- How can we think about the film/films as economic products in addition to art or entertainment?

Scope of a thesis

The scope of the paper will determine the length it takes to provide enough evidence. If the thesis is broad, a shorter paper will be too general. For a 5-6 page paper, narrow down your argument. You won't be able to talk about a whole movement or period in general. Find, instead, some aspect. You can focus on particular case studies (directors, films, etc) - this approach works better if you can do a little extra research into production, exhibition, or reception of the film.

Or, you can focus on a formal or ideological aspect - like New Wave cinematography (above), screenplay form in 40s Japanese cinema, or racial casting in 80s Hollywood. It's up to you and your creativity - and what's previously been written on the subject.

Tuesday, November 01, 2011

22nd Screen Conference CFP

The 22nd International Screen Studies Conference is organised by Screen journal and will be programmed by Screen editor Karen Lury.

We invite papers on any topic in screen studies, i.e. cinema, television and digital media. Submissions for pre-formed three-person panels will be considered but not prioritised.

‘Other Cinemas’ will be the subject of the plenaries and will form a strand running throughout the conference.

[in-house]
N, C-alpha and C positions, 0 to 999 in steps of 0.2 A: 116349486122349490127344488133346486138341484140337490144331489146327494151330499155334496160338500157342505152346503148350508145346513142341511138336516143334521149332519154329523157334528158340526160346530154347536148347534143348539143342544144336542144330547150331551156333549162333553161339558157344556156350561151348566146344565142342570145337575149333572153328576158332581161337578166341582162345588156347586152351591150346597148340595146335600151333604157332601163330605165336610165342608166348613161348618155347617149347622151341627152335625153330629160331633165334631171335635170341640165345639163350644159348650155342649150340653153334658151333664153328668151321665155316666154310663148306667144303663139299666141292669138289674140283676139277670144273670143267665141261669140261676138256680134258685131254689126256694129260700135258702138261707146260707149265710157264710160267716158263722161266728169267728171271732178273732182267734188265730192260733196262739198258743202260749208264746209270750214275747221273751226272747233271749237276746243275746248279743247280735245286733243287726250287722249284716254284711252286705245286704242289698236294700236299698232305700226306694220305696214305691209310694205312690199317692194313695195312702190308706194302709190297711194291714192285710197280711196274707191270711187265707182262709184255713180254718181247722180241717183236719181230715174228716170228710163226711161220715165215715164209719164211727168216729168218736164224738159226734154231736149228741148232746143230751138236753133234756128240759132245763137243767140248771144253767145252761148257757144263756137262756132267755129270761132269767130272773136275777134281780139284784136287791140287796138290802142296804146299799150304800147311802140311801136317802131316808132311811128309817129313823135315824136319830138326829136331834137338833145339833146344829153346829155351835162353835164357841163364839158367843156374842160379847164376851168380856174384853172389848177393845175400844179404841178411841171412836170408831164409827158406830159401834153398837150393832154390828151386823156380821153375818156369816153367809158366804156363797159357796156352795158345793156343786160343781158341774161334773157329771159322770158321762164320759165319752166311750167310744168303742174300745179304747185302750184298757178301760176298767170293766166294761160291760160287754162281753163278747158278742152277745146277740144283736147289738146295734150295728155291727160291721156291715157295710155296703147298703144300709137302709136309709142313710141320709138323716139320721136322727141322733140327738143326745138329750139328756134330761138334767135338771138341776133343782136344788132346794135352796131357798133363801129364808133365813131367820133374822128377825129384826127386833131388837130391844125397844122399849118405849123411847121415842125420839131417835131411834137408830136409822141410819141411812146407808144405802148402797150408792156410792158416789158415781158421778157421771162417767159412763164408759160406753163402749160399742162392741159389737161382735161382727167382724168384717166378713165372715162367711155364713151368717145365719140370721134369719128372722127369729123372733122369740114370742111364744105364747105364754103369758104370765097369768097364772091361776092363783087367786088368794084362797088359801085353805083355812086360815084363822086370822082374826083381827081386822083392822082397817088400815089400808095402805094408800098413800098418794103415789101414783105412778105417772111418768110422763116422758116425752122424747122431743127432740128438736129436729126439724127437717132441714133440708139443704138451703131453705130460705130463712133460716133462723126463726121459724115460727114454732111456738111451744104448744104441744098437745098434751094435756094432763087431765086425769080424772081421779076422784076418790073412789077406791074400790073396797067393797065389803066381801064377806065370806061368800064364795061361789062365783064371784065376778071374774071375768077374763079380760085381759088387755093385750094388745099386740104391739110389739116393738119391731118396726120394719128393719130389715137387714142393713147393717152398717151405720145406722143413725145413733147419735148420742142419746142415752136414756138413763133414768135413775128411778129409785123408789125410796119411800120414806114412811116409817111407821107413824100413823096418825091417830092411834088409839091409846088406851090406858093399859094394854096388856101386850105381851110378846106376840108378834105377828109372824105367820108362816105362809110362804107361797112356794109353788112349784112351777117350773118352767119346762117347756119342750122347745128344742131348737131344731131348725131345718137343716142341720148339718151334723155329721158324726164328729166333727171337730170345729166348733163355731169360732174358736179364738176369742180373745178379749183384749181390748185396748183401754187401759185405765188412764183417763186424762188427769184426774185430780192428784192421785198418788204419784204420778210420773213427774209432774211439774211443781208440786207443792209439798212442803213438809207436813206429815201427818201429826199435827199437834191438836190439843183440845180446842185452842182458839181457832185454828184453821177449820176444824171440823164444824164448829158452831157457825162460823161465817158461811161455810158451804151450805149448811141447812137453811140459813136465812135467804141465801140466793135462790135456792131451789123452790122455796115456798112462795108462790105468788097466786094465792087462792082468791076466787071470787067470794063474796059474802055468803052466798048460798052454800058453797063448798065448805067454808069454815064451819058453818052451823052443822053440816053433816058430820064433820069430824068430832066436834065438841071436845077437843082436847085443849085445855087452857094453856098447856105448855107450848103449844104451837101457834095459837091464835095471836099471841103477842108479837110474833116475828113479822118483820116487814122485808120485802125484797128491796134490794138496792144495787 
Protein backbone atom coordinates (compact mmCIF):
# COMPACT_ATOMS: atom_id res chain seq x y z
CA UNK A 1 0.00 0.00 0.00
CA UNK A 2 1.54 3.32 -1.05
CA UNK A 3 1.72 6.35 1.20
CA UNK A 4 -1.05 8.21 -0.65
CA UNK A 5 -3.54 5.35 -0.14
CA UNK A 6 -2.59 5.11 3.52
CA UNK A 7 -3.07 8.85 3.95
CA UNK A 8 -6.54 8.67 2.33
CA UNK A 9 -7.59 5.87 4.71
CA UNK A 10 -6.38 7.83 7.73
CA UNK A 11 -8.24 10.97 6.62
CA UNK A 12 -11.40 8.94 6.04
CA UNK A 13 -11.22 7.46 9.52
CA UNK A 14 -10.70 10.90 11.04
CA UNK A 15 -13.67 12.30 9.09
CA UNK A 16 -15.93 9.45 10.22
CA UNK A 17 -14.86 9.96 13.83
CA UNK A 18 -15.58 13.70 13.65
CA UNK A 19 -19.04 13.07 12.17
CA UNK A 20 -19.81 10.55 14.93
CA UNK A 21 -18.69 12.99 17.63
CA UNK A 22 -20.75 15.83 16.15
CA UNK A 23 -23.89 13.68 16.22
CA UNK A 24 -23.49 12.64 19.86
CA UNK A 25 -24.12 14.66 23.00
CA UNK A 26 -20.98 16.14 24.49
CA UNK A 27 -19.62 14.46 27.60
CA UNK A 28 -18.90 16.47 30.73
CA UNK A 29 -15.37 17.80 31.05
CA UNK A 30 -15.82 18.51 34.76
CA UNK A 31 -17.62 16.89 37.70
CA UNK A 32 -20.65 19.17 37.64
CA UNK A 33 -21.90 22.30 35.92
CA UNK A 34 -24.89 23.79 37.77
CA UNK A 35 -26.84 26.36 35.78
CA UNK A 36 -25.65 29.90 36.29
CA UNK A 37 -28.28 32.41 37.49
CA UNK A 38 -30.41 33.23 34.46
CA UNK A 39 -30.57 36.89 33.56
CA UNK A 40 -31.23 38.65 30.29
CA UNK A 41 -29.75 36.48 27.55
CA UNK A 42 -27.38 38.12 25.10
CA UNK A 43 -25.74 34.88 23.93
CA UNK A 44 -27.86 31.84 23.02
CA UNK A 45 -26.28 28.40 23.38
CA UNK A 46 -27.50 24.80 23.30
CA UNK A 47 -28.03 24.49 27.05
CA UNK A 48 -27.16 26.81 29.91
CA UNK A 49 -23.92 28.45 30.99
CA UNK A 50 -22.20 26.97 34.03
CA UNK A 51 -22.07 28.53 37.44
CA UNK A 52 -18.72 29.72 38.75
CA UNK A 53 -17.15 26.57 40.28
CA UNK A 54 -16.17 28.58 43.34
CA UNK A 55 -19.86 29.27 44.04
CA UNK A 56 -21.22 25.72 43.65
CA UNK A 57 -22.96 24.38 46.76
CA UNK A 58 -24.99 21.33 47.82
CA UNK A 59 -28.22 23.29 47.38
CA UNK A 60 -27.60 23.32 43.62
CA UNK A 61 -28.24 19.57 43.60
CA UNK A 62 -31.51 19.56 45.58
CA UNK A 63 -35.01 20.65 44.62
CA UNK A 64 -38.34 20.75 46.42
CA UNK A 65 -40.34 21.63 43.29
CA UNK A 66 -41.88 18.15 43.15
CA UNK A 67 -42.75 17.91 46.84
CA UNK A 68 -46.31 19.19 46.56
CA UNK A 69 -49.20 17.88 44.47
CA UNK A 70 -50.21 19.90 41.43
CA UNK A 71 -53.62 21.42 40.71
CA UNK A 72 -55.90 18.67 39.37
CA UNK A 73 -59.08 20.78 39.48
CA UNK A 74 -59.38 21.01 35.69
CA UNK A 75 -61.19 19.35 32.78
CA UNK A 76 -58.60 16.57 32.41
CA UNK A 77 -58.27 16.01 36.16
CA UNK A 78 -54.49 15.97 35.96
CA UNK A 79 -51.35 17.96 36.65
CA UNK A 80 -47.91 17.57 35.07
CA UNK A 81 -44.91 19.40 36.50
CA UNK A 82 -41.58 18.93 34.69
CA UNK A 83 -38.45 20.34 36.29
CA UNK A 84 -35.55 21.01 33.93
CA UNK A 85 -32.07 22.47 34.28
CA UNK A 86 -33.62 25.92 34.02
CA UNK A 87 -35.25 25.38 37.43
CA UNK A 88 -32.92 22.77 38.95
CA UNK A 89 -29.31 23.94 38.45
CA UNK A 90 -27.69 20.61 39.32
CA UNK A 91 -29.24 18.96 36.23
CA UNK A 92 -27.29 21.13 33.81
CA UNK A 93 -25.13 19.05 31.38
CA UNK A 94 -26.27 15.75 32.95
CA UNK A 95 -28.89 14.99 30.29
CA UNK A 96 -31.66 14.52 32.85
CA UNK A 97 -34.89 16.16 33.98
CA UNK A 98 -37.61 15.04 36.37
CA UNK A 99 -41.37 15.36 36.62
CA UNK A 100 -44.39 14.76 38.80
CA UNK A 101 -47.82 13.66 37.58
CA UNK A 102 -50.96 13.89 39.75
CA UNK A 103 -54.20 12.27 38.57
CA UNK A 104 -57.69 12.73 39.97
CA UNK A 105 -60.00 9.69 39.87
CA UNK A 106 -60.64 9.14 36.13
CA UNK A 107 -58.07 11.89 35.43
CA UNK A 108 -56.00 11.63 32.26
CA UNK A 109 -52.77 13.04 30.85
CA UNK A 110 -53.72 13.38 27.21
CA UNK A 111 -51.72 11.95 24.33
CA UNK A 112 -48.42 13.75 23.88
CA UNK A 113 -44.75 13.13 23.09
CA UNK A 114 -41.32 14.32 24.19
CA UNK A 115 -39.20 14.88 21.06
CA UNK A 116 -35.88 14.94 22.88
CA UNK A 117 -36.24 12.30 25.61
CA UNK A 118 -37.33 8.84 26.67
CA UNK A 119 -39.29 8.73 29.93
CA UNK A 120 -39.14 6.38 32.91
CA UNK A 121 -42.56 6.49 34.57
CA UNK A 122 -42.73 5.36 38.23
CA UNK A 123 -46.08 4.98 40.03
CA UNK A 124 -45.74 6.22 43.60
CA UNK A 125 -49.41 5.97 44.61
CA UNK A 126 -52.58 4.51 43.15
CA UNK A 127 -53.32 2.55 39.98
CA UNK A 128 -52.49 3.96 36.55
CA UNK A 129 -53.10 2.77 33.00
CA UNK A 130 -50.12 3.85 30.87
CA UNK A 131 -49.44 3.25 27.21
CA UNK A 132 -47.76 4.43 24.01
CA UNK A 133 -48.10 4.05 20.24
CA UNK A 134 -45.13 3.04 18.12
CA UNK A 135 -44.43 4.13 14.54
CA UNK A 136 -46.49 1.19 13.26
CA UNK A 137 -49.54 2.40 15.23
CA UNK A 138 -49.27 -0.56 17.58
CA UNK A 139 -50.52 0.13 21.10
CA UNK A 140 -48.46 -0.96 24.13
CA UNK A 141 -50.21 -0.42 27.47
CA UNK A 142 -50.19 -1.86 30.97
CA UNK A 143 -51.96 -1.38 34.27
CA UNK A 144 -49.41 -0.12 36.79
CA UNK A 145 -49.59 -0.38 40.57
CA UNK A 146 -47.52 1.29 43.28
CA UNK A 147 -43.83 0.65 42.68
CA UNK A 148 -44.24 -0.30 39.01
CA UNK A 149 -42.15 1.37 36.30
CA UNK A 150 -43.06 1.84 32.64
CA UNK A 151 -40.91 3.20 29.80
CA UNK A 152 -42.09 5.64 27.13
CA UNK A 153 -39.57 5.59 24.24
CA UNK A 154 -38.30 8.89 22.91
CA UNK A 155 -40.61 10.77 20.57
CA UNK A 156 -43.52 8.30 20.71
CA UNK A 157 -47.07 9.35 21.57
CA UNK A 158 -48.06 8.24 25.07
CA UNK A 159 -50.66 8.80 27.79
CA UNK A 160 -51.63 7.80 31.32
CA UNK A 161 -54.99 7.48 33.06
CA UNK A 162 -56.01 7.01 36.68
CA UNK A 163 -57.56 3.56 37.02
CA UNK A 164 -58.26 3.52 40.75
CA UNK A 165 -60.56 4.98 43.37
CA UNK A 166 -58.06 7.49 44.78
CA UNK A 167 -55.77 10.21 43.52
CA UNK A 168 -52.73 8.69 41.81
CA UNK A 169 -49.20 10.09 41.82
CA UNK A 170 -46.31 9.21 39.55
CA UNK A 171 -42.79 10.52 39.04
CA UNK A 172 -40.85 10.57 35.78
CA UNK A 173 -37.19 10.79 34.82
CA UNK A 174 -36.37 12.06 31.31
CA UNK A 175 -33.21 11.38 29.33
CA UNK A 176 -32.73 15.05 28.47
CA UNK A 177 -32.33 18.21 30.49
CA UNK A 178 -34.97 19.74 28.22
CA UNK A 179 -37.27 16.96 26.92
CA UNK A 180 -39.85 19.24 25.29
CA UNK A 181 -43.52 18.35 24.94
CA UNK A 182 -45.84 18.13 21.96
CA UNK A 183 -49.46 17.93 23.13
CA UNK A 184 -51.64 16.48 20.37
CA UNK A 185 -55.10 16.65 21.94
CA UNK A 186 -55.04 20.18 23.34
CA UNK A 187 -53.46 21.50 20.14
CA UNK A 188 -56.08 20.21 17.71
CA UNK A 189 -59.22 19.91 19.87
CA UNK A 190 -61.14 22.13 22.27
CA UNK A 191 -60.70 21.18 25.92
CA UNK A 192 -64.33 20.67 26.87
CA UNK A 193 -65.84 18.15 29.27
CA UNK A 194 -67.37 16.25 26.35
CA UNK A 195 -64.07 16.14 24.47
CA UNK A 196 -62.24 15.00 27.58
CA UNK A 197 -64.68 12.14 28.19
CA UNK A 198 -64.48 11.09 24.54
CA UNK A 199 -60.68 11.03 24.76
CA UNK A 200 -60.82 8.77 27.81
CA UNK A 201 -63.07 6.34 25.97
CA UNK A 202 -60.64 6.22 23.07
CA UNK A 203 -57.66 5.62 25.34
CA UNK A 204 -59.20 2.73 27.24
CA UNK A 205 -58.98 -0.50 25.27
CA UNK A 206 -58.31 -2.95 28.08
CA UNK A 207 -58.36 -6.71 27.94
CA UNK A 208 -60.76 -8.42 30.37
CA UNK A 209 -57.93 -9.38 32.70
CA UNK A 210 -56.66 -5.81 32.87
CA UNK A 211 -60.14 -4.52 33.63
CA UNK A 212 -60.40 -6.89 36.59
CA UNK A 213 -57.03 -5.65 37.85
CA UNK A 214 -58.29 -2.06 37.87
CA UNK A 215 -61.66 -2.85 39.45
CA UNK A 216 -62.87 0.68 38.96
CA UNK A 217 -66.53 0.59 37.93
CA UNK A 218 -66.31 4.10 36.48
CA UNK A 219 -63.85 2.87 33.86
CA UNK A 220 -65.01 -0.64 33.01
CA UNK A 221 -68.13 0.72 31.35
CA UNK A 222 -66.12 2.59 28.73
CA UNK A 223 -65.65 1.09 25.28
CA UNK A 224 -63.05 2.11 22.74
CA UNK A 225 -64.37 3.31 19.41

Confirmed keynote speakers:
Charles Acland (Concordia University), editor of Useful Cinema (2011)
Elizabeth Lebas (Middlesex University), author of Forgotten Futures: British Municipal Cinema 1920-1980 (2011)

Looking into the past and the future of cinema has inspired increasing academic interest in films and film-making practices that are generally considered to be outside the ‘mainstream’ of commercial cinema. Screen wishes to encourage presentations that engage with these ‘Other Cinemas’. This might involve:

• ‘Amateur’ films;
• Educational cinema;
• Industrial films;
• Films produced for and distributed via different web platforms;
• Experimental or avant-garde work;
• ‘Sponsored’ films (municipal cinema, health films).

The deadline for proposals is Friday, 13th January 2012.

Please visit the conference site for full submission details.